# Classical electroweak field theory

1. Jan 27, 2013

### bcrowell

Staff Emeritus
A question I'm sure I've seen asked here and/or elsewhere is why there doesn't seem to be any classical force corresponding to the weak interaction. I came up with the following, and am wondering whether this seems correct and satisfying to others.

Basically, being able to write down a Lagrangian density isn't the same thing as being able to describe the classical theory that is the counterpart of a quantized system. In particular, it seems like this can't possibly work for unstable particles. For example, the Lagrangian density for muon decay has a constant in it, GF, the Fermi coupling constant. The half-life of the muon goes like $h/G_F^2$. In the classical limit, the half-life goes to zero, so the classical theory of muons is a theory with no muons in it.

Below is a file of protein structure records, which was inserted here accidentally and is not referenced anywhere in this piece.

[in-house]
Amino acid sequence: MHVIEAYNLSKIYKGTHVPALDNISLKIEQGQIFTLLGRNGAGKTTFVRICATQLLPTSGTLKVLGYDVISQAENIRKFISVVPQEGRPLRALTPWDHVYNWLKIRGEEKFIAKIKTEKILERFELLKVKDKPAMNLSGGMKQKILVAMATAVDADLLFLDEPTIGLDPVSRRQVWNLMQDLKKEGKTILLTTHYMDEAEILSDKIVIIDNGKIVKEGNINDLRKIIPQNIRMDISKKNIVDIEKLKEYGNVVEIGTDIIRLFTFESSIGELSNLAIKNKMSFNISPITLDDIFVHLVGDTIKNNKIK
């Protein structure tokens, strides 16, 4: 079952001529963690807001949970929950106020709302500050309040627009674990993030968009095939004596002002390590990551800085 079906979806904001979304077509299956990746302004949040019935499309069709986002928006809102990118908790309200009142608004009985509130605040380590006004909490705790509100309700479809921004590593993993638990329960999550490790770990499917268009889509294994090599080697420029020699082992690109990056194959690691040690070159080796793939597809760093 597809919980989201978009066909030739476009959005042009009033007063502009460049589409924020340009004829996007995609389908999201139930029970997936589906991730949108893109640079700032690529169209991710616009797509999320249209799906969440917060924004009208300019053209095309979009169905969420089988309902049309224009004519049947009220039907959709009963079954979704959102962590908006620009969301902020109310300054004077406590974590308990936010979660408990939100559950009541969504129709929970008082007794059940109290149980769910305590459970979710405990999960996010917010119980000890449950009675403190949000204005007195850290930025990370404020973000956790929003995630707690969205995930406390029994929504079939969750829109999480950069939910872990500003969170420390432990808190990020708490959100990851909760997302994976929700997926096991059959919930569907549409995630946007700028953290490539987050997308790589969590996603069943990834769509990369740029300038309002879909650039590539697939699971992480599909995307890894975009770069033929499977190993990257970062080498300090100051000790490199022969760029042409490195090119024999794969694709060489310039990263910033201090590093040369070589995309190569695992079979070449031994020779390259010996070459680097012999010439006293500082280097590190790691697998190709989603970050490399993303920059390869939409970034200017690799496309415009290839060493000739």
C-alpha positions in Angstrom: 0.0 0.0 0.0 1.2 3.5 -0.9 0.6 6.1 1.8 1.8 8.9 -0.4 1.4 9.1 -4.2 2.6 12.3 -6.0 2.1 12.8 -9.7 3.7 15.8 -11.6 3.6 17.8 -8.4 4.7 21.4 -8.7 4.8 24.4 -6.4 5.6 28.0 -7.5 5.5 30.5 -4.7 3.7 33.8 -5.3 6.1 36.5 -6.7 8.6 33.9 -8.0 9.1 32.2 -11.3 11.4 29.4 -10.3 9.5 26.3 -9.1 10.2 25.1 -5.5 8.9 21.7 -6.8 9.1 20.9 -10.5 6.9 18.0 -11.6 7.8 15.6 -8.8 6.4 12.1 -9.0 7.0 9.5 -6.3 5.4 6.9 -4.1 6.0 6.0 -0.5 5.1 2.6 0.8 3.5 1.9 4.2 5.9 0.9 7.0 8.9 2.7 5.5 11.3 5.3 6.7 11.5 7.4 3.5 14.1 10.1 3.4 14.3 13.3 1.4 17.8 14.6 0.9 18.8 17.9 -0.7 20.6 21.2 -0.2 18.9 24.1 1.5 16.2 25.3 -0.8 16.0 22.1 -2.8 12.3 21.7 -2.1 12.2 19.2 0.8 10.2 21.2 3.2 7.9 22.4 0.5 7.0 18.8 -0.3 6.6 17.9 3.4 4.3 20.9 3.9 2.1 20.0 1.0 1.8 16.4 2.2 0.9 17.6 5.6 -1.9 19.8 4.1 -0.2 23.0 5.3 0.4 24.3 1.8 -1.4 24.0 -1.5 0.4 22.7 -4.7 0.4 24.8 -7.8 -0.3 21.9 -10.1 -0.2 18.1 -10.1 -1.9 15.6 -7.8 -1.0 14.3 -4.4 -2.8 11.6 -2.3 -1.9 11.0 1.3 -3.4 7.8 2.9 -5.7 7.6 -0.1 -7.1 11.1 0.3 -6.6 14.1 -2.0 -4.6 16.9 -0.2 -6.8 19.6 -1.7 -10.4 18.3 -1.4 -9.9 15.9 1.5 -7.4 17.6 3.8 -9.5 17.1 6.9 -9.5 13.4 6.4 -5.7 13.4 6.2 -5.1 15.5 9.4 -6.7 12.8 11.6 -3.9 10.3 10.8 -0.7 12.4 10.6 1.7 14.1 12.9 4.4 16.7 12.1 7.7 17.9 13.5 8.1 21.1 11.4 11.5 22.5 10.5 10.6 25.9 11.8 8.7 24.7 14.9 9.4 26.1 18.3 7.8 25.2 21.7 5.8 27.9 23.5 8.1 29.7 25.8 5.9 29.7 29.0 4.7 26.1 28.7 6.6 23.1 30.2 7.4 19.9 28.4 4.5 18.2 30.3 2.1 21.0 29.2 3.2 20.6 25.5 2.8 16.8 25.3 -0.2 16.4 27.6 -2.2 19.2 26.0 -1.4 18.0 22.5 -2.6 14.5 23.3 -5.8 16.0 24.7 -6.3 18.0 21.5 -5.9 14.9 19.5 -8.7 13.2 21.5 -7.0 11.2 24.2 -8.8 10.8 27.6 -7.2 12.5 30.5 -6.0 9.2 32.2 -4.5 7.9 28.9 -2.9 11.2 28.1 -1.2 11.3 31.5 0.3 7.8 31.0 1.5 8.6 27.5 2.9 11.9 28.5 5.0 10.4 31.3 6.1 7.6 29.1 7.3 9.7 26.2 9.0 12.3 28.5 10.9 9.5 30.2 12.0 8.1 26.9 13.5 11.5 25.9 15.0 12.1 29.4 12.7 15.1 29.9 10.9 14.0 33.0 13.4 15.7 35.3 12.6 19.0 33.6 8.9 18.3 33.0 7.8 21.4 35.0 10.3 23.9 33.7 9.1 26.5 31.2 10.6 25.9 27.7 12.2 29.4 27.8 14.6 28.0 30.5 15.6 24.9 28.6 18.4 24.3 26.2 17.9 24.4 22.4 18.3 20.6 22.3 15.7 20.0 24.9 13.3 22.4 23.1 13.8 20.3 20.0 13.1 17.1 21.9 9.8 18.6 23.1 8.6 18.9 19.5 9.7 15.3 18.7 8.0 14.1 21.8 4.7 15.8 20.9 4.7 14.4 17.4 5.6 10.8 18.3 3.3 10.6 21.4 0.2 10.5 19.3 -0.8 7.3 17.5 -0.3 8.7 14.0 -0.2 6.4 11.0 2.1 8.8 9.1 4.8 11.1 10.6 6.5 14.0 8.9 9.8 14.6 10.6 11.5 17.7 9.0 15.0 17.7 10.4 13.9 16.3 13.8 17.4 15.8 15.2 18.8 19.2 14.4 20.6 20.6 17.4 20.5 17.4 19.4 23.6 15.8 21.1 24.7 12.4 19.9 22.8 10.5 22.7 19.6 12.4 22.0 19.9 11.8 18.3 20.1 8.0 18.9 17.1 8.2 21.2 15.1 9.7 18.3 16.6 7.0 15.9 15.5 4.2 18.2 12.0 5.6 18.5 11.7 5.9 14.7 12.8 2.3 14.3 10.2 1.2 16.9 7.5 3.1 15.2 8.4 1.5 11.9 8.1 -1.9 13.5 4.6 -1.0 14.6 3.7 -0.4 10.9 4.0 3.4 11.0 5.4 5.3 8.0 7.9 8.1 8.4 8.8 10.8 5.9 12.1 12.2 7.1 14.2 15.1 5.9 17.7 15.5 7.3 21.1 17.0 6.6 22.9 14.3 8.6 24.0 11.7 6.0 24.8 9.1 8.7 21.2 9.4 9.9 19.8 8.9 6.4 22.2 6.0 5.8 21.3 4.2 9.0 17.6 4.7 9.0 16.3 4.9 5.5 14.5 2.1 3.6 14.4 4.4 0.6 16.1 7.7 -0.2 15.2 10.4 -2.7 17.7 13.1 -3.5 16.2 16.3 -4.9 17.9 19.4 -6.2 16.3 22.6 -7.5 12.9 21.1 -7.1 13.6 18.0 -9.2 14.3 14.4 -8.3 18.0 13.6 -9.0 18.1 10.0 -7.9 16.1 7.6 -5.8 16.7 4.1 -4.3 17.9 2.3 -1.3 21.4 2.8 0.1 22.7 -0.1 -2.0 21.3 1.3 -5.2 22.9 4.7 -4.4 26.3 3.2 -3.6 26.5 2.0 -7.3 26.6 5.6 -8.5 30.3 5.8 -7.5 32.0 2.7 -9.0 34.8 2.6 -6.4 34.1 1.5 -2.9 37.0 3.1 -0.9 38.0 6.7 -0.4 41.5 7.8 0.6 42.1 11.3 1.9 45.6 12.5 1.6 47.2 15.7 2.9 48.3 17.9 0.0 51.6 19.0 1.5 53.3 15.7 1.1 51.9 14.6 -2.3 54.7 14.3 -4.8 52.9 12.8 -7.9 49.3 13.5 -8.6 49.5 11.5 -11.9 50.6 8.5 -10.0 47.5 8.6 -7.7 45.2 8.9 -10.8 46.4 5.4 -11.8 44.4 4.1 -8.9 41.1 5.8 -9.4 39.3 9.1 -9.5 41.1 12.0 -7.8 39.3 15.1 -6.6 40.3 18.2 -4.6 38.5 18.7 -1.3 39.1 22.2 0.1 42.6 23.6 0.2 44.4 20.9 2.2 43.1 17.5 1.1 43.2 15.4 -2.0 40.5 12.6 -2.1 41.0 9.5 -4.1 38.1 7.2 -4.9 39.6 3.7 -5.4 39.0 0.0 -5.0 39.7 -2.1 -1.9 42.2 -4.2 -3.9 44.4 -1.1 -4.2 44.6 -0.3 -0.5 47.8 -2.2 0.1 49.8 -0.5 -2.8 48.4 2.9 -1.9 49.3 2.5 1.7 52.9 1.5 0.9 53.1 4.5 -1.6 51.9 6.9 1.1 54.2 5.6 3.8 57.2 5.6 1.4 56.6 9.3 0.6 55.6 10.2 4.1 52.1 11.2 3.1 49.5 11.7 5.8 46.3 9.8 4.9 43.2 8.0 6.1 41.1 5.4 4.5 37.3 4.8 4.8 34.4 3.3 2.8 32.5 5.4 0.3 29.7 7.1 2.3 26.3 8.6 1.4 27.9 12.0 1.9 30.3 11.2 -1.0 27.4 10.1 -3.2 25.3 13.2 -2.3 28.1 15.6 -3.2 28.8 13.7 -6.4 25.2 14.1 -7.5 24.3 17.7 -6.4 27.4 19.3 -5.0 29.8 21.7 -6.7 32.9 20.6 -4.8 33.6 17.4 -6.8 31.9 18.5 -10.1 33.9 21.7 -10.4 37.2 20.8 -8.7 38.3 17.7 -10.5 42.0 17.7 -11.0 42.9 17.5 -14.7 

2. Jan 27, 2013

### fzero

Classical EM would serve quite well to describe the flight of atmospheric muons to a detector at sea level; the finite lifetime is not a significant problem. The reason there is no classical weak force (analogous to Coulomb's law) is because the effective range of the weak force is $r_W \sim 1/M_W$, which is orders of magnitude smaller than the Compton wavelength of any low-energy probe. This is of course ignoring that EM and strong interactions between the probes we do have available would make it hard to isolate the weak interaction in the first place.

3. Jan 28, 2013

### bcrowell

Staff Emeritus
I'm talking about the fundamental underlying field theory.

I'm interested in the reasons why there isn't even in principle any classical electroweak field theory.

(Why would the relevant thing be the Compton wavelength, h/mc, rather than the de Broglie wavelength, h/p, that was relevant?)

4. Jan 29, 2013

### Bill_K

To have a classical field you need to accumulate a large number of bosons, and the W/Z bosons are unstable.